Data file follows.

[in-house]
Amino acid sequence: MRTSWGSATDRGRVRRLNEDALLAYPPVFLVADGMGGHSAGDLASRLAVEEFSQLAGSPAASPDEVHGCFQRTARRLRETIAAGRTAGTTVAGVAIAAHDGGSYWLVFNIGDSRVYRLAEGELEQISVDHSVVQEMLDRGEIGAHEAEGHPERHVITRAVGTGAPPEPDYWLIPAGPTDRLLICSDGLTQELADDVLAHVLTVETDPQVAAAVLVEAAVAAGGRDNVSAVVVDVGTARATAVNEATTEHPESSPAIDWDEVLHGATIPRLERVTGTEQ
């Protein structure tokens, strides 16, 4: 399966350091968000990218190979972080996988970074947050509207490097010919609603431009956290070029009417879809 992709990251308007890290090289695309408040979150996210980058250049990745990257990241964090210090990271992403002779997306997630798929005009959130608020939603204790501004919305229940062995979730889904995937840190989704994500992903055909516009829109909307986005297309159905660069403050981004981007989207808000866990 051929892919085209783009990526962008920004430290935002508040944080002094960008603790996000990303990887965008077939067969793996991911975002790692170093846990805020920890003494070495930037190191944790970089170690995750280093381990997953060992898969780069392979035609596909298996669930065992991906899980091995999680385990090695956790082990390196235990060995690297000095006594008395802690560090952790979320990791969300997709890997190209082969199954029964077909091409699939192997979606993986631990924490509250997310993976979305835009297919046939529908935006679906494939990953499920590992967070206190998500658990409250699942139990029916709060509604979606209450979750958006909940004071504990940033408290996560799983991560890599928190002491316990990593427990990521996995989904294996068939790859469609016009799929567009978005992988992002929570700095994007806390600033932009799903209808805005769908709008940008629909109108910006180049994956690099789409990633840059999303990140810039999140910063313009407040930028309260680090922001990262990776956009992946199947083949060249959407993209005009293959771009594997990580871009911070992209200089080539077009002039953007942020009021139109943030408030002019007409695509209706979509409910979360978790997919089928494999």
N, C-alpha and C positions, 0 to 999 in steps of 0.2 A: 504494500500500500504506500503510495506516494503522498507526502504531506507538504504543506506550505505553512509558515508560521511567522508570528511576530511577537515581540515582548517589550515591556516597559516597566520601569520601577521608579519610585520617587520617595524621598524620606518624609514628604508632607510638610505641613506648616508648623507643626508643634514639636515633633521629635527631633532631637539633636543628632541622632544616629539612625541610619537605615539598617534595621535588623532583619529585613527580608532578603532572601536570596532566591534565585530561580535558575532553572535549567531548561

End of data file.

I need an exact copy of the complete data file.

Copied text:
[in-house]
Amino acid sequence: MRTSWGSATDRGRVRRLNEDALLAYPPVFLVADGMGGHSAGDLASRLAVEEFSQLAGSPAASPDEVHGCFQRTARRLRETIAAGRTAGTTVAGVAIAAHDGGSYWLVFNIGDSRVYRLAEGELEQISVDHSVVQEMLDRGEIGAHEAEGHPERHVITRAVGTGAPPEPDYWLIPAGPTDRLLICSDGLTQELADDVLAHVLTVETDPQVAAAVLVEAAVAAGGRDNVSAVVVDVGTARATAVNEATTEHPESSPAIDWDEVLHGATIPRLERVTGTEQ
């Protein structure tokens, strides 16, 4: 399966350091968000990218190979972080996988970074947050509207490097010919609603431009956290070029009417879809 992709990251308007890290090289695309408040979150996210980058250049990745990257990241964090210090990271992403002779997306997630798929005009959130608020939603204790501004919305229940062995979730889904995937840190989704994500992903055909516009829109909307986005297309159905660069403050981004981007989207808000866990 051929892919085209783009990526962008920004430290935002508040944080002094960008603790996000990303990887965008077939067969793996991911975002790692170093846990805020920890003494070495930037190191944790970089170690995750280093381990997953060992898969780069392979035609596909298996669930065992991906899980091995999680385990090695956790082990390196235990060995690297000095006594008395802690560090952790979320990791969300997709890997190209082969199954029964077909091409699939192997979606993986631990924490509250997310993976979305835009297919046939529908935006679906494939990953499920590992967070206190998500658990409250699942139990029916709060509604979606209450979750958006909940004071504990940033408290996560799983991560890599928190002491316990990593427990990521996995989904294996068939790859469609016009799929567009978005992988992002929570700095994007806390600033932009799903209808805005769908709008940008629909109108910006180049994956690099789409990633840059999303990140810039999140910063313009407040930028309260680090922001990262990776956009992946199947083949060249959407993209005009293959771009594997990580871009911070992209200089080539077009002039953007942020009021139109943030408030002019007409695509209706979509409910979360978790997919089928494999």
N, C-alpha and C positions, 0 to 999 in steps of 0.2 A: 504494500500500500504506500503510495506516494503522498507526502504531506507538504504543506506550505505553512509558515508560521511567522508570528511576530511577537515581540515582548517589550515591556516597559516597566520601569520601577521608579519610585520617587520617595524621598524620606518624609514628604508632607510638610505641613506648616508648623507643626508643634514639636515633633521629635527631633532631637539633636543628632541622632544616629539612625541610619537605615539598617534595621535588623532583619529585613527580608532578603532572601536570596532566591534565585530561580535558575532553572535549567531548561